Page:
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I think this is an improvement, but not sure it solves the problem. The question first becomes the limit of insurance rather than size of the investment (purchased by the investor or the firm?). If you want to make the insurance statutorily unlimited, it shifts the question to the capital of the insurance company (and now insurers will be more similar to equity investors). In both of these, we're moving in the right direction, but these limits can become relevant for the types of liability events that are existential issues for large publicly traded companies (e.g., mortgage lender / financial institution liability for the financial crisis, nuclear cleanup).
Nevertheless, insurance would be an improvement since the liability still exists whether it's the investor, firm, or society taking the risk.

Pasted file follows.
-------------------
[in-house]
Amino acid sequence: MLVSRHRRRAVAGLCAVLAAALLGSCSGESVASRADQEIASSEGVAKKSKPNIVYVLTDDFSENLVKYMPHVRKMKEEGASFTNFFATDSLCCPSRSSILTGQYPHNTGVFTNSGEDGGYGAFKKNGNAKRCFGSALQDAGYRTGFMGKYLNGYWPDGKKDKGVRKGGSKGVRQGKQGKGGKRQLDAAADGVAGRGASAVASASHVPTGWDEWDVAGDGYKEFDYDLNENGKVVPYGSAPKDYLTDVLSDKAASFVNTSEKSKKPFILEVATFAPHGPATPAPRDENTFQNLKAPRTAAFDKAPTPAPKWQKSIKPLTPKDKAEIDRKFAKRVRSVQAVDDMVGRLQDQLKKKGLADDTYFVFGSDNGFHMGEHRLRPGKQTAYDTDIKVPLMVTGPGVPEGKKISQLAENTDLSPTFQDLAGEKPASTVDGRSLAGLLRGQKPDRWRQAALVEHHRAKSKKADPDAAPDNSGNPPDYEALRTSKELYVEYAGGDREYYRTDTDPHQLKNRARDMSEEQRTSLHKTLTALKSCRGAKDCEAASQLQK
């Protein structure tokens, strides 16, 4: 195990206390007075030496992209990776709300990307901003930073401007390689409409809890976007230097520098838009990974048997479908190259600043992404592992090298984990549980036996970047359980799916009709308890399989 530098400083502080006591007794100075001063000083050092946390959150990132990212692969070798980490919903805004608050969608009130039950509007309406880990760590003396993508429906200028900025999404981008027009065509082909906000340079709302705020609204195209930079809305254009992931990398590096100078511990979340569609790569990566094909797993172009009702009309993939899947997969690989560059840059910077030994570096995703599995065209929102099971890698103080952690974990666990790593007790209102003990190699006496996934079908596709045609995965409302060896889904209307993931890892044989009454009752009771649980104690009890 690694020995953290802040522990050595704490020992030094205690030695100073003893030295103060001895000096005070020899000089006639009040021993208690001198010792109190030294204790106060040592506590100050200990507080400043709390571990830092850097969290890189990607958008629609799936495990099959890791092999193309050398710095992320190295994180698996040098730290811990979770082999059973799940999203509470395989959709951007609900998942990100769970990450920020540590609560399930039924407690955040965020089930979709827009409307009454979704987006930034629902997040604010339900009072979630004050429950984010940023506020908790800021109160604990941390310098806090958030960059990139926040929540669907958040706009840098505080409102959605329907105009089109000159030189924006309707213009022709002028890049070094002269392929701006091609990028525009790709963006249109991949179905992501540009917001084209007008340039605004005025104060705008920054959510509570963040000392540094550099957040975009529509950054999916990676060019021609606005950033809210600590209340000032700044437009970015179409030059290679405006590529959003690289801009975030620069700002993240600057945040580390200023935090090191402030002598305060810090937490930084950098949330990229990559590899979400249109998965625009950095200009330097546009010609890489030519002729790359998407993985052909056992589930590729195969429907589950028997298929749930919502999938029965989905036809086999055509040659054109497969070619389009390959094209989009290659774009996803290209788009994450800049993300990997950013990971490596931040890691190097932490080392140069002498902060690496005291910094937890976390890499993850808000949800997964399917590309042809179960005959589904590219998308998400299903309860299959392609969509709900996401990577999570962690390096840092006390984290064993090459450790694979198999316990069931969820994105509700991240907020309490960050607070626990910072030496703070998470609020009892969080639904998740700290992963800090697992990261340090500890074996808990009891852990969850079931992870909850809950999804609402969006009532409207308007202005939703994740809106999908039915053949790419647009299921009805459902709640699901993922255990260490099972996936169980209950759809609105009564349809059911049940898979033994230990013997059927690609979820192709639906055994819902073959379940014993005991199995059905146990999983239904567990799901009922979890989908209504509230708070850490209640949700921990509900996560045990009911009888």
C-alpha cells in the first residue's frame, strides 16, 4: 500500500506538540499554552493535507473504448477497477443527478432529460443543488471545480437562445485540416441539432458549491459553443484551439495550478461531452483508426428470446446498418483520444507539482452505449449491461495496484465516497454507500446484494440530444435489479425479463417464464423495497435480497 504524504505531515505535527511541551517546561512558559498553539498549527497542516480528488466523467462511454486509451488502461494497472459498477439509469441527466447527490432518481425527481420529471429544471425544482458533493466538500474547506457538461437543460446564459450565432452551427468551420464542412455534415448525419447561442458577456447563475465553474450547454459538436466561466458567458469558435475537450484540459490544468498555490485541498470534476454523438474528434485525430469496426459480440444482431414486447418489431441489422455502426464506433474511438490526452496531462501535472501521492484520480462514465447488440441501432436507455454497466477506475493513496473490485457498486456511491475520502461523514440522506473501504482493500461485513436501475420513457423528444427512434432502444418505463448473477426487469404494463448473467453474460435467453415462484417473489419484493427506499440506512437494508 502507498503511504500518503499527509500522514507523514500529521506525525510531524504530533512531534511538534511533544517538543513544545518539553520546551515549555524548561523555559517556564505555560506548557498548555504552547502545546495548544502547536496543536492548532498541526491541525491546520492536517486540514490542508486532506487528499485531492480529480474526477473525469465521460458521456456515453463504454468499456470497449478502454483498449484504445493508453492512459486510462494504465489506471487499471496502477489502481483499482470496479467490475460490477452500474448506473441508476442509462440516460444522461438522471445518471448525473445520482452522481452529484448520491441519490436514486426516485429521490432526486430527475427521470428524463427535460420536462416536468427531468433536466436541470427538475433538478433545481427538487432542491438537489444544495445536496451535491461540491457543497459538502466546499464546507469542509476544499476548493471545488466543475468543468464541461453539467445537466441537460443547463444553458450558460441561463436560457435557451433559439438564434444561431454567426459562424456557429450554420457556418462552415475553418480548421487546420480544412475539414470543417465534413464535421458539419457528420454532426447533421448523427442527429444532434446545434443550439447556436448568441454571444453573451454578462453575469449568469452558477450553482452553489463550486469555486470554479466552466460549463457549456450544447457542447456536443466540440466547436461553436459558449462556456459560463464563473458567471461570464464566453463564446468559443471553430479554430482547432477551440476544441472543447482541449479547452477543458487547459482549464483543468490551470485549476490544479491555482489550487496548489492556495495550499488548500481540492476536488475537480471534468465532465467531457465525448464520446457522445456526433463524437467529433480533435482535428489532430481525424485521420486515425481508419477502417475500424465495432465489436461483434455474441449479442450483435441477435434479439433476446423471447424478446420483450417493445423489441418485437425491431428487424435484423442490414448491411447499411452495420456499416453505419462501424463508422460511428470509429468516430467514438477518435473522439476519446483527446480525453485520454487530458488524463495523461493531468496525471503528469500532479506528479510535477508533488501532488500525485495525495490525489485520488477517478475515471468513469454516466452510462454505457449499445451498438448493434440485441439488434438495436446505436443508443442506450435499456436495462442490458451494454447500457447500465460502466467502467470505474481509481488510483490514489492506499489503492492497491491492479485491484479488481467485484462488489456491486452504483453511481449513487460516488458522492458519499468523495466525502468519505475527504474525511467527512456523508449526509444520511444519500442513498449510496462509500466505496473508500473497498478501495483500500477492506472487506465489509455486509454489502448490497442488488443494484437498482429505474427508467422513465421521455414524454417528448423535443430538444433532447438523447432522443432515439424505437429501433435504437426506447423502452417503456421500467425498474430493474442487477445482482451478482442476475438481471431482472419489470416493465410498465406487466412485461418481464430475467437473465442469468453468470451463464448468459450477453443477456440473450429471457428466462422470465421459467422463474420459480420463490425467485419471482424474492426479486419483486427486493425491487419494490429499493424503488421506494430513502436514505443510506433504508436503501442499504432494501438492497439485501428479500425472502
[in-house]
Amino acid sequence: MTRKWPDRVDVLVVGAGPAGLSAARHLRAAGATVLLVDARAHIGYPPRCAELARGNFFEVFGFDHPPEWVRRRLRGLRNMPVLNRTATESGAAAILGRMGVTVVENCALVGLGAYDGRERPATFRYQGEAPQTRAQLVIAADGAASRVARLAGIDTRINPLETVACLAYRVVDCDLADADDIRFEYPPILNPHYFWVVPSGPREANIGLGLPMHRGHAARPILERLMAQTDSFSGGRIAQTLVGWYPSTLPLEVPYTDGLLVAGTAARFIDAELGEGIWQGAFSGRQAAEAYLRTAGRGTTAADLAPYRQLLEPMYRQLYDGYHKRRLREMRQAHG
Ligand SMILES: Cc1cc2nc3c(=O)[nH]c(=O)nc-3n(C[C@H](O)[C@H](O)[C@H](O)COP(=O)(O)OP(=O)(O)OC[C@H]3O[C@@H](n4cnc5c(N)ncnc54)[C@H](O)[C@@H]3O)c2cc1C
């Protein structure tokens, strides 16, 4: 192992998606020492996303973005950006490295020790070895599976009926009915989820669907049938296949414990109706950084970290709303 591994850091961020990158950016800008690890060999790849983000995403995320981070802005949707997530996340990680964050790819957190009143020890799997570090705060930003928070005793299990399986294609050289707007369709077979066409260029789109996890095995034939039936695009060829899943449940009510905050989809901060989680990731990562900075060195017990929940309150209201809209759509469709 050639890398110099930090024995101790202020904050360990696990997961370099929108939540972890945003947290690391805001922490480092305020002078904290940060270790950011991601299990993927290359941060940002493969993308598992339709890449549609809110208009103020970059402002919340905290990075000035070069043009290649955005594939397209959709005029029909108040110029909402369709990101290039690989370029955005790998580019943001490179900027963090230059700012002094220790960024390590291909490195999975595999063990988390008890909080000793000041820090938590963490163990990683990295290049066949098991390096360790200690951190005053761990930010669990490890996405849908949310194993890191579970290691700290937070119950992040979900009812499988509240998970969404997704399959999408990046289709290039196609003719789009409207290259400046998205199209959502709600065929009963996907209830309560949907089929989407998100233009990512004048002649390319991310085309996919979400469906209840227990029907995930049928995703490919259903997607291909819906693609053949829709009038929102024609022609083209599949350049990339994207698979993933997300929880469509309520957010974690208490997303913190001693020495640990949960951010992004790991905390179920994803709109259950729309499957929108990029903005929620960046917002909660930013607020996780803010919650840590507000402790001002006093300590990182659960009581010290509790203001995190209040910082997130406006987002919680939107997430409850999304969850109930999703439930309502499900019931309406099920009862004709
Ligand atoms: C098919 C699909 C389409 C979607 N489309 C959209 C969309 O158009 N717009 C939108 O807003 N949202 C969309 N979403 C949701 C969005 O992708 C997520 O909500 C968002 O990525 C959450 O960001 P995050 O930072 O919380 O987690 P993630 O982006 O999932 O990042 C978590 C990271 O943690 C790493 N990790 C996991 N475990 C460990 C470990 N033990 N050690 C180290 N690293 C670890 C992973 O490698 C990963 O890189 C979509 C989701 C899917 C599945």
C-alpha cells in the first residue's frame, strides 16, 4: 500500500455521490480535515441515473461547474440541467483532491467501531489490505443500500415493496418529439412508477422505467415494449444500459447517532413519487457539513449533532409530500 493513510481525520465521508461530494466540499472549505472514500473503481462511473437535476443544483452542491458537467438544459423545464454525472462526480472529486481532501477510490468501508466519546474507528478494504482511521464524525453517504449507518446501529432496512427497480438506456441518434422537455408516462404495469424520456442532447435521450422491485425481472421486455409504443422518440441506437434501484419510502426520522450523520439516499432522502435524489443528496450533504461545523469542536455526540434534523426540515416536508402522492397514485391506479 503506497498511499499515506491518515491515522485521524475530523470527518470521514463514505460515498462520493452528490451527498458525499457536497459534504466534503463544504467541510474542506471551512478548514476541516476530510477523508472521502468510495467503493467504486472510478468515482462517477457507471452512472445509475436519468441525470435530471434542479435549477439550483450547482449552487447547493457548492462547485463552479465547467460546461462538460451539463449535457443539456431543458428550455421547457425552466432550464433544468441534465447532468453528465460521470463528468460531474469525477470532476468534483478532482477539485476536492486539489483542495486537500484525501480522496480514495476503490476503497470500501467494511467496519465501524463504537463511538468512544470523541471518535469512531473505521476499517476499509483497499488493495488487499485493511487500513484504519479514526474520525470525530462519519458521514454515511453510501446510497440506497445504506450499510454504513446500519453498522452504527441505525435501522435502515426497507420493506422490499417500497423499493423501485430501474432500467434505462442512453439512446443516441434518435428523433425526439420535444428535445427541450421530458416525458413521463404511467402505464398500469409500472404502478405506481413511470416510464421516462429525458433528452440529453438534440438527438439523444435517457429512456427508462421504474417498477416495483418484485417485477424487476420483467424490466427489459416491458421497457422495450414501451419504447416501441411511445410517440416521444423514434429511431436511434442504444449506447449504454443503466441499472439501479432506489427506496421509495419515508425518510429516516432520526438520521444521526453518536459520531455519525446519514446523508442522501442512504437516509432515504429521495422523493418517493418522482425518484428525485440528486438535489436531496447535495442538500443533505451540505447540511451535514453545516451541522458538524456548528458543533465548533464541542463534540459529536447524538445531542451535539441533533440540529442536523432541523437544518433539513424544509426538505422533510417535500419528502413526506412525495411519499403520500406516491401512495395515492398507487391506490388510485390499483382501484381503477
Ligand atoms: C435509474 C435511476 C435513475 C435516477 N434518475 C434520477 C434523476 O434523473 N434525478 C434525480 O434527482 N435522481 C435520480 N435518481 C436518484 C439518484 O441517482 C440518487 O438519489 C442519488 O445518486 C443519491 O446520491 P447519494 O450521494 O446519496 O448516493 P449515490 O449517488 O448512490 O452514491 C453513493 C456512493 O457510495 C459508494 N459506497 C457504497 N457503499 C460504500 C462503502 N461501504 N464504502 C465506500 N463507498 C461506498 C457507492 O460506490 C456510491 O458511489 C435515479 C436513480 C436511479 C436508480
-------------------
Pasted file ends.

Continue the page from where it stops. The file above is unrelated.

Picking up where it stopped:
I agree there is still the matter of the maximum liability amount that insurance must cover.
Presidential candidate Andrew Yang proposed putting the largest shareholder(s) in jail if the company breaks the law, if I understood his proposal correctly. This makes as much sense as jailing voters for Nixon's crimes during Watergate. The shareholders are passive investors and have no larger role in management's decisions to commit crimes than voters had in Watergate.
One advantage of this system is that insurance becomes a big, obvious target for our education systems. If everyone has to have it for everything, then it is sufficiently common that it would make sense to teach directly, and to anchor things like math and finance instruction.